But there have been indelible performances here, too, including Colleen Backer's gossamer Cecily in The Importance of Being Earnest, Gary Wayne Barker's baleful chauffeur in The Homecoming, Kevin Beyer's Salieri in Amadeus and his Coach in That Championship Season, Lavonne Byers' patrician mother in A Delicate Balance. I was wrenched by the anguish of John Flack's Quentin in After the Fall and haunted when Joe Hanrahan spun a boozy Irish ghost story in St. Nicholas. I was delighted when the deft Alan Knoll, Michelle Hand and John Krewson found the frolic in David Mamet's November; I was dazzled when Nancy Lewis and Meghan Maguire so sublimely duked it out in David Margulies' Collected Stories.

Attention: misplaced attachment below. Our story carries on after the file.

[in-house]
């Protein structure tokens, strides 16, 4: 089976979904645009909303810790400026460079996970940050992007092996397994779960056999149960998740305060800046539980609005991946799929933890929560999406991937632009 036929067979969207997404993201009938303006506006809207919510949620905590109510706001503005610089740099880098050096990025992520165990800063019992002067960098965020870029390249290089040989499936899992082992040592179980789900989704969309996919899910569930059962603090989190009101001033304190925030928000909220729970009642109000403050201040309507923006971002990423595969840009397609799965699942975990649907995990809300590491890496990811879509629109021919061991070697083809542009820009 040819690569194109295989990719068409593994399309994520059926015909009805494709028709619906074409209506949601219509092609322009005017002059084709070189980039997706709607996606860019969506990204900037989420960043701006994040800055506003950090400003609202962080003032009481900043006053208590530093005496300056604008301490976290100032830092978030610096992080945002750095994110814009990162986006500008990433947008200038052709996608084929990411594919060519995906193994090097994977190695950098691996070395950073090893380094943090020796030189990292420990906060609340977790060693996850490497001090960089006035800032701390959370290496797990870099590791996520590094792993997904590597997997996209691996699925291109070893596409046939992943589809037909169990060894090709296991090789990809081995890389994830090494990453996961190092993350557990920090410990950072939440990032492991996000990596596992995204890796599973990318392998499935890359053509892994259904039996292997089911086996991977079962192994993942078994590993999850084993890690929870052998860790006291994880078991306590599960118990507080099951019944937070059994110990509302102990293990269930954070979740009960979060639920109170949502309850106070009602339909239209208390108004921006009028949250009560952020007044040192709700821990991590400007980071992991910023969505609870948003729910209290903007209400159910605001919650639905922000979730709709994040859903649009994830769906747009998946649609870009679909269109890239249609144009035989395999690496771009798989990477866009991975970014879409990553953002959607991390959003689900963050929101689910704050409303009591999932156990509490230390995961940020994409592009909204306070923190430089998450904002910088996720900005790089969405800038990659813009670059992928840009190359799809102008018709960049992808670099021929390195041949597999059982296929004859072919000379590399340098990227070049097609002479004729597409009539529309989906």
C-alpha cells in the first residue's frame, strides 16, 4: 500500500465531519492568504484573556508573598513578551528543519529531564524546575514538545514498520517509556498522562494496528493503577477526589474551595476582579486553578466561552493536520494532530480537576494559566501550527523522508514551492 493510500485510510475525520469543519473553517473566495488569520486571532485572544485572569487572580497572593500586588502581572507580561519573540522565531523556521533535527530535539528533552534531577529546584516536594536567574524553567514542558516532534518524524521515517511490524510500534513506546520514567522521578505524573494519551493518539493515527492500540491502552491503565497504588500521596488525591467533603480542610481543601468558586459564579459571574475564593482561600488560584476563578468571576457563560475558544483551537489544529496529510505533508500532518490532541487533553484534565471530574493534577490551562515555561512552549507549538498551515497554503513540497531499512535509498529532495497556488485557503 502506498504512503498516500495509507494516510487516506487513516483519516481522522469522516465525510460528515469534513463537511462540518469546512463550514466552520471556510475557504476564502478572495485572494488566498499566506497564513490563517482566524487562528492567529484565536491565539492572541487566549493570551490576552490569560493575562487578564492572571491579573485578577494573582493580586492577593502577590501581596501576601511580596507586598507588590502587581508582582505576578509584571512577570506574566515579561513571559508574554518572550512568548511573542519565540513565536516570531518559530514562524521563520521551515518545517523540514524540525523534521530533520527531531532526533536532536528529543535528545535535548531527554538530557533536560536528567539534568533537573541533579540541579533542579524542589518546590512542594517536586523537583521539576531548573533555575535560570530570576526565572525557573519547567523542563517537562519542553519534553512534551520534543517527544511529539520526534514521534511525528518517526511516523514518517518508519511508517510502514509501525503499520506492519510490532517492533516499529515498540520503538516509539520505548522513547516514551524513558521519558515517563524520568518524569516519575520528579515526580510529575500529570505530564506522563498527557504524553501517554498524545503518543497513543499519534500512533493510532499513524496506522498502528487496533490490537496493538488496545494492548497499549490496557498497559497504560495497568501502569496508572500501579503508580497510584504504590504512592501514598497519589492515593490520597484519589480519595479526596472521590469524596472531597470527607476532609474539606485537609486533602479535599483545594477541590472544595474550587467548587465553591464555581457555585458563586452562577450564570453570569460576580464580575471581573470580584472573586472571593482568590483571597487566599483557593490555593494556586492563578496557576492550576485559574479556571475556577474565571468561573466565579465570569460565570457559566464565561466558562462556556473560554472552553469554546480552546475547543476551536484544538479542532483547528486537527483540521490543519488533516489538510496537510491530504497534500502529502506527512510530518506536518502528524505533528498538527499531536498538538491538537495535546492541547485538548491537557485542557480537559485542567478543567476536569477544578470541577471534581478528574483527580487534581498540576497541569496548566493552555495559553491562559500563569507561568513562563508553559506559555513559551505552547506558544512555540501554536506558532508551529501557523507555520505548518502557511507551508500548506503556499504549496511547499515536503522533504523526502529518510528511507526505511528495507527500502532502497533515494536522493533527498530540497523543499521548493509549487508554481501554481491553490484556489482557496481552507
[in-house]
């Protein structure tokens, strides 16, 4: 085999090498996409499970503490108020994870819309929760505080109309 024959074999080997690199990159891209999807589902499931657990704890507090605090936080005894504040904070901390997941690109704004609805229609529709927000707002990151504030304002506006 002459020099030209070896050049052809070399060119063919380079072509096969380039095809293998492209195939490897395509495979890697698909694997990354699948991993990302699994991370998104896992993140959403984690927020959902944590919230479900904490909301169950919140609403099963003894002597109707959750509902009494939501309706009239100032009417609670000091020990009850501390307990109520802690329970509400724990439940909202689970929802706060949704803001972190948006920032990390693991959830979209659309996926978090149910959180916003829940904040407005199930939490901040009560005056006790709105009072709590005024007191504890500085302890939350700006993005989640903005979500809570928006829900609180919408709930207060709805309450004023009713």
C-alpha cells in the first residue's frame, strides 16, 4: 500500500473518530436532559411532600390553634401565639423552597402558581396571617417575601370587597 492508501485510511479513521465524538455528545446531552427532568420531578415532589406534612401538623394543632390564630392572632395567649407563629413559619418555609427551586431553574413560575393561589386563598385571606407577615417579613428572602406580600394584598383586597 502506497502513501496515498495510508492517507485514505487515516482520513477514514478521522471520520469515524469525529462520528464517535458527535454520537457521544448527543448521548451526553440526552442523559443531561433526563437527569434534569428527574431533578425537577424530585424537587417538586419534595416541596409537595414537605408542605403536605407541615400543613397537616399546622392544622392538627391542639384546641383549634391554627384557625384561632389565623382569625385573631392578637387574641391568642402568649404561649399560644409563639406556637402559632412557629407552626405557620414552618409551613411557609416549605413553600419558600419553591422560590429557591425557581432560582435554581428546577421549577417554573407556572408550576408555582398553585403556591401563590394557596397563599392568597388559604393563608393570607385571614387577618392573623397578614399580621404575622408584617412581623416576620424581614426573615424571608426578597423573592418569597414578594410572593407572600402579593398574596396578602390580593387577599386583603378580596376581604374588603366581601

Student productions have been equally important to my theater growth: Washington University unlocked the mysteries of Caryl Churchill's cryptic Cloud Nine, Saint Louis University transformed Lorca's House of Bernarda Alba into a sensual spellbinder and the Conservatory at Webster University introduced me to the luminous chamber musical Violet and to the Lillian Hellman barnburner The Children's Hour.

People will ask: You have a great job, so why are you leaving? And it's true that my editors at the RFT have been the best possible partners. There are always a variety of reasons behind a decision to surrender something you've loved and built, but here is one. In 1993 when New York Times theater reviewer Frank Rich voluntarily left his lofty perch after thirteen years, he was asked the same question: Why are you going? His reply: "How many ways can you describe Bernadette Peters?" I know how he felt.

It is time for a fresh voice.

Editor's note: Dennis Brown's reviews will officially conclude at the end of the calendar year.

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